Mar 15 2020

Short Story Review: “The Bayside Blonde” by GD Dess

porticos in Bologna, Italia

[Prefatory note: Here at Bookbread I’m starting a new series, one where I will review short stories I’ve read. I’ll try to review one at a time (in about one paragraph), but possibly intersperse those singular reviews with commentary that compares and contrasts various stories. But I want to keep the general focus on one-short-story-at-a-time. Most of the things I’ll review were written in the last five years.]

So I got around to reading GD Dess’s “The Bayside Blonde,” a short story published by New Pop Lit this past January. It makes for interesting, but exhausting reading. The same could be said for much of Proust, some of Ulysses (1922), and the great rant by the father at the end of Philip Roth’s American Pastoral (1997).

By “interesting, but exhausting” as in Joyce’s Ulysses, I mean things like:

—Antisthenes, pupil of Gorgias, Stephen said, took the palm of beauty from Kyrios Menelaus’ brooddam, Argive Helen, the wooden mare of Troy in whom a score of heroes slept, and handed it to poor Penelope. Twenty years he lived in London and, during part of that time, he drew a salary equal to that of the lord chancellor of Ireland. His life was rich. His art, more than the art of feudalism as Walt Whitman called it, is the art of surfeit. Hot herringpies, green mugs of sack, honeysauces, sugar of roses, marchpane, gooseberried pigeons, ringocandies. Sir Walter Raleigh, when they arrested him, had half a million francs on his back including a pair of fancy stays. The gombeenwoman Eliza Tudor had underlinen enough to vie with her of Sheba. Twenty years he dallied there between conjugial love and its chaste delights and scortatory love and its foul pleasures. You know Manningham’s story of the burgher’s wife who bade Dick Burbage to her bed after she had seen him in Richard III and how Shakespeare, overhearing, without more ado about nothing, took the cow by the horns and, when Burbage came knocking at the gate, answered from the capon’s blankets: William the conqueror came before Richard III. And the gay lakin, mistress Fitton, mount and cry O, and his dainty birdsnies, lady Penelope Rich, a clean quality woman is suited for a player, and the punks of the bankside, a penny a time.

(Ulysses, IX [“Scylla and Charybdis”] )

Whether or not this kind of story-telling is your cup of tea, this kind of thing is what can be found in Dess’s “The Bayside Blonde.”

Shoptalkwise: Dess crams a lot of micro-narratives, pustulating plots and bursting conclusions in single paragraphs–but all through a well-controlled, well-modulated narrator’s voice–one neither excessively loud nor wanting in volume.

As a story, “The Bayside Blonde” is quite Aristotelian in terms of plot: it has a distinct beginning, middle, and end.

Overall, I don’t know if I “like” it per se, but it works. It doesn’t cheat readers of their time. I don’t feel “ripped off” for having taken the time to read it. And that’s more than can be said for a lot of short fiction slung around these days.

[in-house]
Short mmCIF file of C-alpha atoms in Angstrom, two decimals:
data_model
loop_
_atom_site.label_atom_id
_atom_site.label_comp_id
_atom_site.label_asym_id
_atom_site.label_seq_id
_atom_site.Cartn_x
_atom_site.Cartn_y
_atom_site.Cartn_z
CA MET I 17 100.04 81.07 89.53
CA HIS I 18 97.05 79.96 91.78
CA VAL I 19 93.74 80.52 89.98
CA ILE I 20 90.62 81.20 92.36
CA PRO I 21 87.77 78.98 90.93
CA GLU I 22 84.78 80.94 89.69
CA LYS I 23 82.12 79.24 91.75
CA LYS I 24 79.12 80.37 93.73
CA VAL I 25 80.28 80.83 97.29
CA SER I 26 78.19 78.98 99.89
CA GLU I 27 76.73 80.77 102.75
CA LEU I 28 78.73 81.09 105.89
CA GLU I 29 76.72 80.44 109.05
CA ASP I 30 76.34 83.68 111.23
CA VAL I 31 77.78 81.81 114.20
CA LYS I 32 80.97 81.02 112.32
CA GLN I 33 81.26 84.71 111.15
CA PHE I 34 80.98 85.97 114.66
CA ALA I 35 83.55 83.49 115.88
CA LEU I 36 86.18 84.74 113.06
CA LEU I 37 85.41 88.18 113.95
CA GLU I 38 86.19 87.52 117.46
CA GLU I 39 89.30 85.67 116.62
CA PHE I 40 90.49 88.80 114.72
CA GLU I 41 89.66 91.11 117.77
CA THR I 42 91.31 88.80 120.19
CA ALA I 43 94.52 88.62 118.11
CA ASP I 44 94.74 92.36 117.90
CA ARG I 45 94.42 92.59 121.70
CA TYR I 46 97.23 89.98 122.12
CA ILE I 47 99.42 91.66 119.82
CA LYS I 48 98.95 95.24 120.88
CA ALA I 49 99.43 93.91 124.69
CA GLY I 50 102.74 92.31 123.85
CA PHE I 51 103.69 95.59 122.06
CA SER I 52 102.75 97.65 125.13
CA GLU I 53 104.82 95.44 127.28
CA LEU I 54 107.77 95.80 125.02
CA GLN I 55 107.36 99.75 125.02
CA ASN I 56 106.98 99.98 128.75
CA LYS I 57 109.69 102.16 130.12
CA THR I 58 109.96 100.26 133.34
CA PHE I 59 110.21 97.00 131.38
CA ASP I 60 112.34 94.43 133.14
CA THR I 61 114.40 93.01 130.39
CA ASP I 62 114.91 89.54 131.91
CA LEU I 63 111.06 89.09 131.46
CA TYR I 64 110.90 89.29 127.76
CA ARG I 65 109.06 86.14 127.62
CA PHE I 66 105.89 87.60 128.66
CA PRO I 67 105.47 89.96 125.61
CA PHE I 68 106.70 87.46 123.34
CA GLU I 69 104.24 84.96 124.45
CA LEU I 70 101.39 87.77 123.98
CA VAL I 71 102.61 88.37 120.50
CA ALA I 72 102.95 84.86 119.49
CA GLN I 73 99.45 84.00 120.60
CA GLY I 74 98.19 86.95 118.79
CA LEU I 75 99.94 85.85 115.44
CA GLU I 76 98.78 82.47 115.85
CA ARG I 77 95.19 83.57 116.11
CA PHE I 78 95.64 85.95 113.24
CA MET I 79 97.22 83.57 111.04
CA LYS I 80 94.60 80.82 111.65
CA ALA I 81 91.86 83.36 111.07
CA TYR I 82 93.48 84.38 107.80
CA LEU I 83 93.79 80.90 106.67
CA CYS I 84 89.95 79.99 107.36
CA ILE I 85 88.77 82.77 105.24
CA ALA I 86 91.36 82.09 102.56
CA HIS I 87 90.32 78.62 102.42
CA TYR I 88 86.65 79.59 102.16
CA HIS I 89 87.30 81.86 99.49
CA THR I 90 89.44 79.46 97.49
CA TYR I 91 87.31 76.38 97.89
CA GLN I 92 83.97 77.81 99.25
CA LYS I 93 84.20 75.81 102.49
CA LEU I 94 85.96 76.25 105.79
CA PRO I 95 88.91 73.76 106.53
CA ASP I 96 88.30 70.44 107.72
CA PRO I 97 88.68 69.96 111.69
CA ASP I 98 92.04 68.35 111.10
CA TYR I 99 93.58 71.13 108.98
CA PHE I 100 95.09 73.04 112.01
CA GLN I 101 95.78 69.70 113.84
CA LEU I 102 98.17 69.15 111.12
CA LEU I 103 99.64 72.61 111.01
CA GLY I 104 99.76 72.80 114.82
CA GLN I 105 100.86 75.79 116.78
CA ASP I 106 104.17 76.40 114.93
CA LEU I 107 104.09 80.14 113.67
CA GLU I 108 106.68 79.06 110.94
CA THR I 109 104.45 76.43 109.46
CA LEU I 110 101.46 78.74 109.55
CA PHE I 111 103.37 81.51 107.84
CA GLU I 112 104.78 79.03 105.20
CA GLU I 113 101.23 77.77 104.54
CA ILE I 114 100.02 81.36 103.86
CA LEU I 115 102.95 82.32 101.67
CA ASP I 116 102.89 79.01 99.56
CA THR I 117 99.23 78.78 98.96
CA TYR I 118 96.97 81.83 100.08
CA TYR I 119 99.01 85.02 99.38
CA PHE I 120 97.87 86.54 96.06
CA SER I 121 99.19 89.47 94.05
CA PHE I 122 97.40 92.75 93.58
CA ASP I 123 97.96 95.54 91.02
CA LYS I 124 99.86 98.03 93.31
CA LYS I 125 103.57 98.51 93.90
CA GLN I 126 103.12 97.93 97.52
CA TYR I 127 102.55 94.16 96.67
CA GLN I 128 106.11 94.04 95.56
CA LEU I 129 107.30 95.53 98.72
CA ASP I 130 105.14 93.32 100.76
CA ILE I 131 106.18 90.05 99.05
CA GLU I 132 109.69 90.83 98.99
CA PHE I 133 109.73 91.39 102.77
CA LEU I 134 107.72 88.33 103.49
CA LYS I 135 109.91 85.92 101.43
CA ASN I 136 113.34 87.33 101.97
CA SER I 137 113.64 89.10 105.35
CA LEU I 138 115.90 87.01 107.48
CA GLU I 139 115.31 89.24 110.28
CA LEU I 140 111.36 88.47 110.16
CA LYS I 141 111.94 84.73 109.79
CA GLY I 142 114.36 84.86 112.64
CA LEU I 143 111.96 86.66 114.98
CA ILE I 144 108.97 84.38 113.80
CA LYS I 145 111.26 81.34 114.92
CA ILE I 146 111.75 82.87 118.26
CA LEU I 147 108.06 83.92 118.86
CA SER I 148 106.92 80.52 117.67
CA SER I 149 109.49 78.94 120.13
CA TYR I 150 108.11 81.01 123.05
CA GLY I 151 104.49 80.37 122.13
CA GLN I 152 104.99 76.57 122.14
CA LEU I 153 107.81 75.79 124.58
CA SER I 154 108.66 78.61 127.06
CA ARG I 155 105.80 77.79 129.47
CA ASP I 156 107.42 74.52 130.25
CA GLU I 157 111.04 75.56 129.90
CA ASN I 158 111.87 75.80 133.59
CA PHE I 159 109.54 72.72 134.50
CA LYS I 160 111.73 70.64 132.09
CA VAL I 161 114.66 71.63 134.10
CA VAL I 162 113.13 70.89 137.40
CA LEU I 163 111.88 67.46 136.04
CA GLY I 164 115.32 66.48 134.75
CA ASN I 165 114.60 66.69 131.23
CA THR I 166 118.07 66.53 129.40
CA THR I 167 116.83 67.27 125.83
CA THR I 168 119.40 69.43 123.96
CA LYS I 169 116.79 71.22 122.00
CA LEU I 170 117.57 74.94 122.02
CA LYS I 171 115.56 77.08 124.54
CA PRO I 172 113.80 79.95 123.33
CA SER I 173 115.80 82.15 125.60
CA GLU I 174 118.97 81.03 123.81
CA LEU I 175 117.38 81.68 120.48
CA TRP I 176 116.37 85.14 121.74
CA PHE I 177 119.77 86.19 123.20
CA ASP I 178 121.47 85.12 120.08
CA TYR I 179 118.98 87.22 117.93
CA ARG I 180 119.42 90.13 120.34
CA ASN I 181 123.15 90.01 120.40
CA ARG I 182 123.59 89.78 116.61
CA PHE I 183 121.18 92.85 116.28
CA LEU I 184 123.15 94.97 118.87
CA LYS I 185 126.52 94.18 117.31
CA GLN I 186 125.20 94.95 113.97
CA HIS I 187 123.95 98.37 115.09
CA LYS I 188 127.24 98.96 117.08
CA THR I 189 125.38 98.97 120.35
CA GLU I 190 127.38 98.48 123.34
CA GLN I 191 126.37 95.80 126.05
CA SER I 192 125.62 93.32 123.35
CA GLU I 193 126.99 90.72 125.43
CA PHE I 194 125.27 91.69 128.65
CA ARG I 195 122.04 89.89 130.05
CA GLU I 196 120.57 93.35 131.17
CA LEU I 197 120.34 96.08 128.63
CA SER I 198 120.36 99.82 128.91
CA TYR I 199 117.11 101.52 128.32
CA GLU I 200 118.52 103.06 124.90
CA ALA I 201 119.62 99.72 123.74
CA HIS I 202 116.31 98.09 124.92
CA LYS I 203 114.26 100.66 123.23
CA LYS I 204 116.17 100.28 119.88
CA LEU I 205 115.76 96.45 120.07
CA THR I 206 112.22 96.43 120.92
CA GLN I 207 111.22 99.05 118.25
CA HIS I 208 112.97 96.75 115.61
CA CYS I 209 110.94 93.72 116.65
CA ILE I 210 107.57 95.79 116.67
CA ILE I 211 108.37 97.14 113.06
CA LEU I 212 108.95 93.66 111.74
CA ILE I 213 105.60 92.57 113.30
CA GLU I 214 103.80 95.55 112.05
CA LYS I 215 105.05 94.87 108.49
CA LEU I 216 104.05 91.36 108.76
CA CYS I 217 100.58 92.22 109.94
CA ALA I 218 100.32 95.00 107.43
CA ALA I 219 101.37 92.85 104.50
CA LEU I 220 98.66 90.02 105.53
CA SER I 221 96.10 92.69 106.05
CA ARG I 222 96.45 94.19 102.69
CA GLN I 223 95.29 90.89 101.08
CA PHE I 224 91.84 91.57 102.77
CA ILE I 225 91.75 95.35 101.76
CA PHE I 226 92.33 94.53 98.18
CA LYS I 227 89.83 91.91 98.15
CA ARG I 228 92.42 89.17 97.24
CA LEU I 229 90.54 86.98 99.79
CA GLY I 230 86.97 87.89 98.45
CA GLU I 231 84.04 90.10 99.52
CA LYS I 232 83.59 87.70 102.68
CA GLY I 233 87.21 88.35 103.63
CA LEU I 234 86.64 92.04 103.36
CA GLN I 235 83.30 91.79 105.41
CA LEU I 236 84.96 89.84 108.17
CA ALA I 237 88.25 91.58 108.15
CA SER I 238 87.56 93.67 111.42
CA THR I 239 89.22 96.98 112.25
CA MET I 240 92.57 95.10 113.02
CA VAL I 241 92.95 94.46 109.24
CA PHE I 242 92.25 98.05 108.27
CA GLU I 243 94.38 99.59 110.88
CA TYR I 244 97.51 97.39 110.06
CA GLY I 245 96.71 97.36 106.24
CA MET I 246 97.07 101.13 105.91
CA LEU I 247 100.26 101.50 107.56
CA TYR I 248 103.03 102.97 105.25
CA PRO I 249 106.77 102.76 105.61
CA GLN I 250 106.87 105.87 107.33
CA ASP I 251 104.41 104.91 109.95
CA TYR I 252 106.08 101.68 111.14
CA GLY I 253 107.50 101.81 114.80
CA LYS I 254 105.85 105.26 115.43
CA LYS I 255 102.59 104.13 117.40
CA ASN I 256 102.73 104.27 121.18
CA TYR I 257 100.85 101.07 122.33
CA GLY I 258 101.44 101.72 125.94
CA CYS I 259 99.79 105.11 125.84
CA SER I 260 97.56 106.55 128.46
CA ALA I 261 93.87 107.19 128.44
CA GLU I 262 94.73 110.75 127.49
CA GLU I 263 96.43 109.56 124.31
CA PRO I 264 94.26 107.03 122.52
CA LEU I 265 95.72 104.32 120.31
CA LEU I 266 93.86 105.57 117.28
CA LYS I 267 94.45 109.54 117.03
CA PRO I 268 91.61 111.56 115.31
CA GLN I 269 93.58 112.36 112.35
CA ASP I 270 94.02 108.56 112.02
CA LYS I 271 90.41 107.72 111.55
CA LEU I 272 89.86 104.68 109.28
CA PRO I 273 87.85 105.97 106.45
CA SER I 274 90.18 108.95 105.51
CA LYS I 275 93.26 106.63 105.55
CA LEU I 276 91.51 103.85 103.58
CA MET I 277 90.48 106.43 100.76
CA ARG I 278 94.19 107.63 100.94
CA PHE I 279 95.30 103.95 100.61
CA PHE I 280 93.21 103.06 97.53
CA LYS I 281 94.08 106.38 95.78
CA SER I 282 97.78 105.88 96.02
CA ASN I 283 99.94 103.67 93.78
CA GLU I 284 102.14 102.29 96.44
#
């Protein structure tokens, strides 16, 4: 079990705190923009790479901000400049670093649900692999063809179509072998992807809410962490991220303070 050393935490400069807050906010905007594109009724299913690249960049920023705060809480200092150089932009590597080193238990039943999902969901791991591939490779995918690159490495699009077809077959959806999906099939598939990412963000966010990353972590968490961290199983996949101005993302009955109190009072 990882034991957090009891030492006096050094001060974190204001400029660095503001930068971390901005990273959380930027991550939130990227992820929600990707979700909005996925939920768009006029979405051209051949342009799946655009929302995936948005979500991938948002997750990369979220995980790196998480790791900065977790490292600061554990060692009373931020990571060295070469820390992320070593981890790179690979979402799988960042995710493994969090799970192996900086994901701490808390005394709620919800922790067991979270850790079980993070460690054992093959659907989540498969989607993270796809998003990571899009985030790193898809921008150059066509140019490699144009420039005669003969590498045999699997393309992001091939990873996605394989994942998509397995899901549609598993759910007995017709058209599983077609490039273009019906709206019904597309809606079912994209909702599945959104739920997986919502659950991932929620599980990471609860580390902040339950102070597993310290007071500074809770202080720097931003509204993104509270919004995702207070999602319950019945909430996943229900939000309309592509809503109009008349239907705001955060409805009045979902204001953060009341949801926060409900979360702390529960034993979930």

View this post on Instagram

New output, fresh from Bookbread dot com

A post shared by Christopher Landrum (@bookbread2) on


Feb 15 2020

Duke Spooks: a Review of “Ghostly Tales of Mississippi” (2018)

Except for most of Laura Ingalls Wilder’s work, some Hardy Boys, and a little Dick Tracy, a sprinkling of Edgar Allen Poe and Alfred Hitchcock mysteries series, and a couple of Goosebumps books—I didn’t read any Young Adult Fiction as a young adult (unless you think the 1992 NIV Student Edition of the Bible and 1984 edition of the World Book Encyclopedia qualify).

No Lovecraft in childhood. No Tolkien. No Stephen King (in book form). I did, however, read Lewis’s The Lion, the Witch, and the Wardrobe (1950) but none of its sequels, even though we had the whole series sitting right next to the encyclopedias. (And I’m too old for Harry Potter to have made an impression.)

So I don’t know if I’m an apt critic to comment on current young adult fiction like Jeff Duke’s Ghostly Tales of Mississippi (2018). I have, however, had no hesitation in writing about the most recent work that I’ve read in this genre: the first two books of Heidi. So in what follows, I hope not to disappoint.

Besides being young adult fiction, Duke’s book is certainly southern gothic in genre. But thankfully, its aromas contain none of the musty smells of imitation-disguised-as-influence so frequently found in writers who were repeatedly burdened by classroom-assigned readings of Faulkner’s A Rose for Emily (1930) and O’Connor’s A Good Man is Hard to Find (1953). Duke was taught by Barry Hannah (1942–2010), a highly revered writer, but one I’ve yet to read (so I can’t tell you how strong his influence on Duke is).

But the stories in Duke’s book do remind me of the things I as a child liked (and of which I was chased by the occasional nightmare) in the works of R. L. Stine. Most of the ghosts and witches that appear in Duke’s stories, however, don’t cause most of the characters they’re chasing or spooking much harm. Most of them….